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Here Are the Absolute Best Diets To Try, According To Science

That crash diet probably won't pay off.

Think a juice cleanse is the golden ticket to bathing suit season? That's pretty unlikely. Besides making yourself grumpy and exhausted, your quick-fix diet plan likely won't help you in the long term. According to a new study published in the Annals of Internal Medicine, only two diet plans are actually proven to work, and they're pretty much the old standards.

Researchers at Johns Hopkins University evaluated 4,200 studies about weight loss to see what plans worked best. They found that of all the major weight-loss programs, only 11 were actually tested in a rigorous, scientific way, using randomized and controlled trials. (They didn't include meal plans like the DASH diet or Mediterranean diet, which are proven to have health benefits, because those don't have an explicit goal of weight loss.) And of those 11, only two have proven they help you lose weight and keep it off for a year: Weight Watchers and Jenny Craig.

Participants who went on these two diets lost more weight after one year than people who were either dieting on their own, received printed health information, or went to nutrition counseling sessions. People on Weight Watchers lost 2.6% more weight than a control group, and Jenny Craig participants lost 4.9% more weight than a control group. Nutrisystem and Atkins-style diets also showed promise, but needed more research to back them up for the long term.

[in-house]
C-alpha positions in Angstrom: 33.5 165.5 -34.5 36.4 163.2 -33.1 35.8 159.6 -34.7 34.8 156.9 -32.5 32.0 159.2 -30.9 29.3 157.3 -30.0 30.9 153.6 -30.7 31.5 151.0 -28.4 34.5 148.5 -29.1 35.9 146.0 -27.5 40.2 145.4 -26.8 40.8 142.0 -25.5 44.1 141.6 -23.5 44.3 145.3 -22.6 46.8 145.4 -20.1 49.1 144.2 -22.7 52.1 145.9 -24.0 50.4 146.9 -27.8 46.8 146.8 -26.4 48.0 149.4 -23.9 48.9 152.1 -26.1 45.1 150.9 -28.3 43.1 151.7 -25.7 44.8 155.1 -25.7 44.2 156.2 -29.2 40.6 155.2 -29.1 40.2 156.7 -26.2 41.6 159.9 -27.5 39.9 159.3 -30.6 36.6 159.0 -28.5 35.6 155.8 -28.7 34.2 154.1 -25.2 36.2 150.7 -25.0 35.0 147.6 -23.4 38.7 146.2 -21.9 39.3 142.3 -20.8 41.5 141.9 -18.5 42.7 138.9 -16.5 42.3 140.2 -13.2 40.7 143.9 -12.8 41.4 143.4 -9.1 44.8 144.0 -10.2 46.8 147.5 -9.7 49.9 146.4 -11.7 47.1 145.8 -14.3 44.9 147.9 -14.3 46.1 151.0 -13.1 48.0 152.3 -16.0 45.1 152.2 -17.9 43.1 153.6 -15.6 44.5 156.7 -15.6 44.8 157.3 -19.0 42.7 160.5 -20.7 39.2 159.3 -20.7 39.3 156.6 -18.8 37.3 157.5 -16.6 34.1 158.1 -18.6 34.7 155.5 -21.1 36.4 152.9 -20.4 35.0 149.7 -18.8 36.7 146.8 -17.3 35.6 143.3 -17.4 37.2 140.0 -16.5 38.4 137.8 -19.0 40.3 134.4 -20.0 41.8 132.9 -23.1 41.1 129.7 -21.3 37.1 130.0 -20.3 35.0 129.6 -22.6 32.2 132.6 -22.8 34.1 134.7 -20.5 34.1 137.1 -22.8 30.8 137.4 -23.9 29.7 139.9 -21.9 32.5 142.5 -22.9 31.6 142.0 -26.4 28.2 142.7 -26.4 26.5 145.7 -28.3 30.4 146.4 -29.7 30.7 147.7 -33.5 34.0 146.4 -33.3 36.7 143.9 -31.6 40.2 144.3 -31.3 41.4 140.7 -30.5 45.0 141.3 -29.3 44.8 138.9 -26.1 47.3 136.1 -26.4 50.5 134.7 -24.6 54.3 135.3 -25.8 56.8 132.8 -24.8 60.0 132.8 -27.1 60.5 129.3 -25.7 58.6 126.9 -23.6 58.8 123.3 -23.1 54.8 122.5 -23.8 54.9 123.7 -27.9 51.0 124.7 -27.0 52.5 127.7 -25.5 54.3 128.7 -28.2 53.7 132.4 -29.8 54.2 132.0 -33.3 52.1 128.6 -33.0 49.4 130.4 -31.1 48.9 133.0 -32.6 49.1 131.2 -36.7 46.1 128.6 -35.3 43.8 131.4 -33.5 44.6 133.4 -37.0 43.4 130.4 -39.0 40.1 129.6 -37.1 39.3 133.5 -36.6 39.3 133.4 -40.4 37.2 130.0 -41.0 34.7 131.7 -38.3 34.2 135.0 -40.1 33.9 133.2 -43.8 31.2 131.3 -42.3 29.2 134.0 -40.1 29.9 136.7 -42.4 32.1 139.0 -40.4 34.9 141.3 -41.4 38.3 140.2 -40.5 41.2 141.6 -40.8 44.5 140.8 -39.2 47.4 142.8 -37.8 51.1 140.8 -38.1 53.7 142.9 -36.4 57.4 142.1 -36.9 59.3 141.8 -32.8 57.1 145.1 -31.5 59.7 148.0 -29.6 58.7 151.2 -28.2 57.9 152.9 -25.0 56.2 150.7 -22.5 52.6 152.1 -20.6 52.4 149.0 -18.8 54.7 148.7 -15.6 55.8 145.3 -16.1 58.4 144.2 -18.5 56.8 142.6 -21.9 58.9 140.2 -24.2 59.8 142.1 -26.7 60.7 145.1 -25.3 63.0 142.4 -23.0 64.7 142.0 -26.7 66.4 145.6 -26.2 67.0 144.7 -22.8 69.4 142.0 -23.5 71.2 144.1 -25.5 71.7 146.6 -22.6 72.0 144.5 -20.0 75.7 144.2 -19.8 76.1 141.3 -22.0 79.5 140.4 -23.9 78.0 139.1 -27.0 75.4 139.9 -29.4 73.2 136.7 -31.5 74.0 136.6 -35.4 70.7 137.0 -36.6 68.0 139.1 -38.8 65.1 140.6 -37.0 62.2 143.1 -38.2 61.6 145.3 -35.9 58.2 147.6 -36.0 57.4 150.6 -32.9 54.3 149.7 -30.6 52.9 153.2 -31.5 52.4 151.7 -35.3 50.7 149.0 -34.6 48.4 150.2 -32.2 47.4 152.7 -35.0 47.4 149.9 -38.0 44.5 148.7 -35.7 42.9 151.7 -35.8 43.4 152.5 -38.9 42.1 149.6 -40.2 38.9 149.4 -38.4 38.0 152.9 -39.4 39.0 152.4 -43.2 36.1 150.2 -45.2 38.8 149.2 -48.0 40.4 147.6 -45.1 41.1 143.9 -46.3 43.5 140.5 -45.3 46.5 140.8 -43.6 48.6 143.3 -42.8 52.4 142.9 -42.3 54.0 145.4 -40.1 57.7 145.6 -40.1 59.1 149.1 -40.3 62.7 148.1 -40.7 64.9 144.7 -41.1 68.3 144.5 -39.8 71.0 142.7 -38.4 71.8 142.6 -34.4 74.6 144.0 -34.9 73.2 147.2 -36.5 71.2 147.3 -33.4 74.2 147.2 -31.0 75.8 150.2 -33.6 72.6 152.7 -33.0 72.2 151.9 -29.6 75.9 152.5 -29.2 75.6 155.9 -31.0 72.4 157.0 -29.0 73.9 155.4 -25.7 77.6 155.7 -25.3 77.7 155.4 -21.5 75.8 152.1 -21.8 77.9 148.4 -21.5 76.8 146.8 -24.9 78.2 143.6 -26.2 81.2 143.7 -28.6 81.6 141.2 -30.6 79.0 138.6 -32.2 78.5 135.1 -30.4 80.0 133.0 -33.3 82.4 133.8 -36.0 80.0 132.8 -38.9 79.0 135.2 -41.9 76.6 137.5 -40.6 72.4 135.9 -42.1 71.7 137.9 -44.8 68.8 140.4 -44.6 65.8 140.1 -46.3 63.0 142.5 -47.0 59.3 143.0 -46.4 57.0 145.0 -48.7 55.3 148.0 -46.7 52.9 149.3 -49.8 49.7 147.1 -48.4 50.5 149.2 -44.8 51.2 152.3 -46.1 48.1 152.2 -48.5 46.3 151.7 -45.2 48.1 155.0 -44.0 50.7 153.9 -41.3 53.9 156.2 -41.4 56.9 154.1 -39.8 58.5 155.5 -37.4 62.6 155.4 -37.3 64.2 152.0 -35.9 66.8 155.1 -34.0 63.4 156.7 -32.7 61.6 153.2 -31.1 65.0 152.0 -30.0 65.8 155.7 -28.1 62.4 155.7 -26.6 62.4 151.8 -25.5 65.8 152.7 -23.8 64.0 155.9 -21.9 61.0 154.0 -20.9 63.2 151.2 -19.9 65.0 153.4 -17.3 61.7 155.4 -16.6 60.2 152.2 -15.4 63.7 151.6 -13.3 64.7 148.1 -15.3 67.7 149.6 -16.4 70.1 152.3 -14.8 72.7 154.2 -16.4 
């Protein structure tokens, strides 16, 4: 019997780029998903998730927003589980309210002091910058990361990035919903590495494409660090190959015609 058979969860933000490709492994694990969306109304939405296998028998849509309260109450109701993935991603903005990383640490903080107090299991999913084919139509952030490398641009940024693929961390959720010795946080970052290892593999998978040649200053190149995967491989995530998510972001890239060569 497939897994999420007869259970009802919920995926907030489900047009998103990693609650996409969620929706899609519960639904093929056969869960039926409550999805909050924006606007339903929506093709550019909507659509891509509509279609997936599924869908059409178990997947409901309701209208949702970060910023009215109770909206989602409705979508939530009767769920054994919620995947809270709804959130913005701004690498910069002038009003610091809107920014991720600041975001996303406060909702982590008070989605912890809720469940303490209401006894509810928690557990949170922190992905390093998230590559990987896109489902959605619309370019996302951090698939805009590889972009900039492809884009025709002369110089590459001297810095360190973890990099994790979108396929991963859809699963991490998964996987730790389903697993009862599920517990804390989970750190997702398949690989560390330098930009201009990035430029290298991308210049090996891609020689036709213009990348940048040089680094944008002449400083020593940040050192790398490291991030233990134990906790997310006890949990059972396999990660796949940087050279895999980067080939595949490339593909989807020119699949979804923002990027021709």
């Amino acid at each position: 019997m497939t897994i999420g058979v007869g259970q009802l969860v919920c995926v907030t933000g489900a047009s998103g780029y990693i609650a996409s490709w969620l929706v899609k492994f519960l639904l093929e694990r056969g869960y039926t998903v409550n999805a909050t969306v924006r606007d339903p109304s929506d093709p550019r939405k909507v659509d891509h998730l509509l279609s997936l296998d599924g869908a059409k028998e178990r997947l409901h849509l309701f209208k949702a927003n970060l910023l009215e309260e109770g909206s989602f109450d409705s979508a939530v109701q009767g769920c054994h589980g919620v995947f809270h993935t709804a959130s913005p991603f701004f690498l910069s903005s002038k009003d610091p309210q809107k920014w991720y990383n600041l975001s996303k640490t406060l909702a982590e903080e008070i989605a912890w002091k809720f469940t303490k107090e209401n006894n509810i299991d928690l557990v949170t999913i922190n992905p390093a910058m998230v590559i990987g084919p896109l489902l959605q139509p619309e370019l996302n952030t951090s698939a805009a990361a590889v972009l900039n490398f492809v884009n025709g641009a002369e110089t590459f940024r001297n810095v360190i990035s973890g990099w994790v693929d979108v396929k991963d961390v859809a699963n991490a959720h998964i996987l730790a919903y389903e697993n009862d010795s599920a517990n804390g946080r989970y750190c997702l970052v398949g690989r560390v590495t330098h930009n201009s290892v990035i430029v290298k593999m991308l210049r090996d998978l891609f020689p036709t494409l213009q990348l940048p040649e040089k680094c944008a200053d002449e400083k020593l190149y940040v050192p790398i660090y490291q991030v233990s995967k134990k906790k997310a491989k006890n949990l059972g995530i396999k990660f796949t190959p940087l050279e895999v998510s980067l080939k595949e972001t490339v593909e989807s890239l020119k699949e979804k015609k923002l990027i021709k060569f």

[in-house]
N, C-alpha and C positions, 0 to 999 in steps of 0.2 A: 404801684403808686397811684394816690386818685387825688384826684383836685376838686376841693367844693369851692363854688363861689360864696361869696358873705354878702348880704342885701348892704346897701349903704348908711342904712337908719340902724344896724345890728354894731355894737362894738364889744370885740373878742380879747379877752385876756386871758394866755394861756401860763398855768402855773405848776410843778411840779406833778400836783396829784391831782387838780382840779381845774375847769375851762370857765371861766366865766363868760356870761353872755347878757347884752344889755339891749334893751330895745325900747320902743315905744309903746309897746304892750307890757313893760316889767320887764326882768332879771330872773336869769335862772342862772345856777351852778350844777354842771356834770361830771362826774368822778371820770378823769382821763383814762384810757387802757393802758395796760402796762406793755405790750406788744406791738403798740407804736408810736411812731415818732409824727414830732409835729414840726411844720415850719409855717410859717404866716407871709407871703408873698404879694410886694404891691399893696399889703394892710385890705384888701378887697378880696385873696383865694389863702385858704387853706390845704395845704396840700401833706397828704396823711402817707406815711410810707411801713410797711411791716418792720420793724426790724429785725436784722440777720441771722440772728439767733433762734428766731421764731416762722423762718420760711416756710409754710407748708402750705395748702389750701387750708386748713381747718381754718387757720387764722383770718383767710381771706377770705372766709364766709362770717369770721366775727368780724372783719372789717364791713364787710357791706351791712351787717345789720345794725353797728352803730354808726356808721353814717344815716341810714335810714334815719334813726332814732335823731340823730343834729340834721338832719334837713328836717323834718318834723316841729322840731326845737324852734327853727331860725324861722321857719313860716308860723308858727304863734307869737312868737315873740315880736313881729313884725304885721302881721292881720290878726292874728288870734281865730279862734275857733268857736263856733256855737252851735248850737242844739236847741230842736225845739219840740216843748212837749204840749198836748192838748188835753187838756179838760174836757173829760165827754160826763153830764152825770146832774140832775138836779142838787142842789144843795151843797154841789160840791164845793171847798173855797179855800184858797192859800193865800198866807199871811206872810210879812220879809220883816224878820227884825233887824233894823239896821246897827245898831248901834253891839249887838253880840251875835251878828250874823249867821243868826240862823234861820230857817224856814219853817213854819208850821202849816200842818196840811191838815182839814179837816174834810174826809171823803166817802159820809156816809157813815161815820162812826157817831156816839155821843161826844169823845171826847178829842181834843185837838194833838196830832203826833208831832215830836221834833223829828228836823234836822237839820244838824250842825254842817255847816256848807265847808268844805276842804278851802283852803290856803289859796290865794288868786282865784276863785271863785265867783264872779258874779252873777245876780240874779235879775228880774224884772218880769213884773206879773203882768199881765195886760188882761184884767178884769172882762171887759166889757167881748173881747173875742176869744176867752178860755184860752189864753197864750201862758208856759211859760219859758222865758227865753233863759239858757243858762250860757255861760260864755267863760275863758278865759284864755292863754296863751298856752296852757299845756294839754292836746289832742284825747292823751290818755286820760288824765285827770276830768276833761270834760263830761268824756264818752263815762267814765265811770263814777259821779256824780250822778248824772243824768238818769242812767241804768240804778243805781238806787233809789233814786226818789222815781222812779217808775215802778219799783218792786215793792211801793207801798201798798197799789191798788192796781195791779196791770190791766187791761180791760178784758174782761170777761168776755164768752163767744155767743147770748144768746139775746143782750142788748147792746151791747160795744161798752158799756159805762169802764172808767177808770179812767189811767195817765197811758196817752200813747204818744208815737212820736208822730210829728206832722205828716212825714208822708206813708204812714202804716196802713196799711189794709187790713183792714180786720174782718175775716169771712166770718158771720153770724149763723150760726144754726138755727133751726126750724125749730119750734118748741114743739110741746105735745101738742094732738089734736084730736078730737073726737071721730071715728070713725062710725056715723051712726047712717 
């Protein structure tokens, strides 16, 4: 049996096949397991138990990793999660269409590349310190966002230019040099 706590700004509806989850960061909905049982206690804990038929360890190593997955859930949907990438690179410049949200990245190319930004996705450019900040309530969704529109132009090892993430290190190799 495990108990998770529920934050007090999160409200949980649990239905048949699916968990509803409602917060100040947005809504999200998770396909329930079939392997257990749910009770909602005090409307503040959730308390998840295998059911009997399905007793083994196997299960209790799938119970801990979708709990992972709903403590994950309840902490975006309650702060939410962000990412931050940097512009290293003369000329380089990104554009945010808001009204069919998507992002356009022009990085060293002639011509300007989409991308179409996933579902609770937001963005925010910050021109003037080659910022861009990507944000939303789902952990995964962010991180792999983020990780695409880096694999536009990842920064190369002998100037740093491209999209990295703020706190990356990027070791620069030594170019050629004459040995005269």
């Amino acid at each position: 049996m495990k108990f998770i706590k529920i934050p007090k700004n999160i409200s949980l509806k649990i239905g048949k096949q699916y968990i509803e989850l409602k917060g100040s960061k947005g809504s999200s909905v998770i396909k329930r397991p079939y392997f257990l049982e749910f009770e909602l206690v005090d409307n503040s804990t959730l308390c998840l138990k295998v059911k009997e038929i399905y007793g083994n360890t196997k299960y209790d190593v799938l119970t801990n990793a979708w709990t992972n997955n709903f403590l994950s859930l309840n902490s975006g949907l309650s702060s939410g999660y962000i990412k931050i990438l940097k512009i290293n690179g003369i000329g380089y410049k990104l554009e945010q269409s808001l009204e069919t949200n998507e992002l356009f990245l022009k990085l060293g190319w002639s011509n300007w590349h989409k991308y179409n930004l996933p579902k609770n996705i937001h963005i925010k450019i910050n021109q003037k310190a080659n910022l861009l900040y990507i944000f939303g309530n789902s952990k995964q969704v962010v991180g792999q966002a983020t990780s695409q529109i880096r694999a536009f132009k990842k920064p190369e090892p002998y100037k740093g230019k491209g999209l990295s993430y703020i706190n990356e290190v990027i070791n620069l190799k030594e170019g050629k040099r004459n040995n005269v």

And here's a real bummer: The diets that worked didn't work miracles. The ones proven to help you keep the weight off only had modest results. But it's better than losing a ton of weight, buying smaller outfits, and then quickly bouncing back to your original size.


The study's authors say it's important for you to look at the science before you try a new diet. And in the end, your doctor can help figure out what's best (and healthiest) for you. "I'm hoping that this study actually inspires more patients to talk to their doctors about losing weight," Dr. Kimberly Gudzune, an author of the study, told "There is not a one-size fits all strategy."

From: ELLE


This article originally appeared on Minor edits have been made by the editors.
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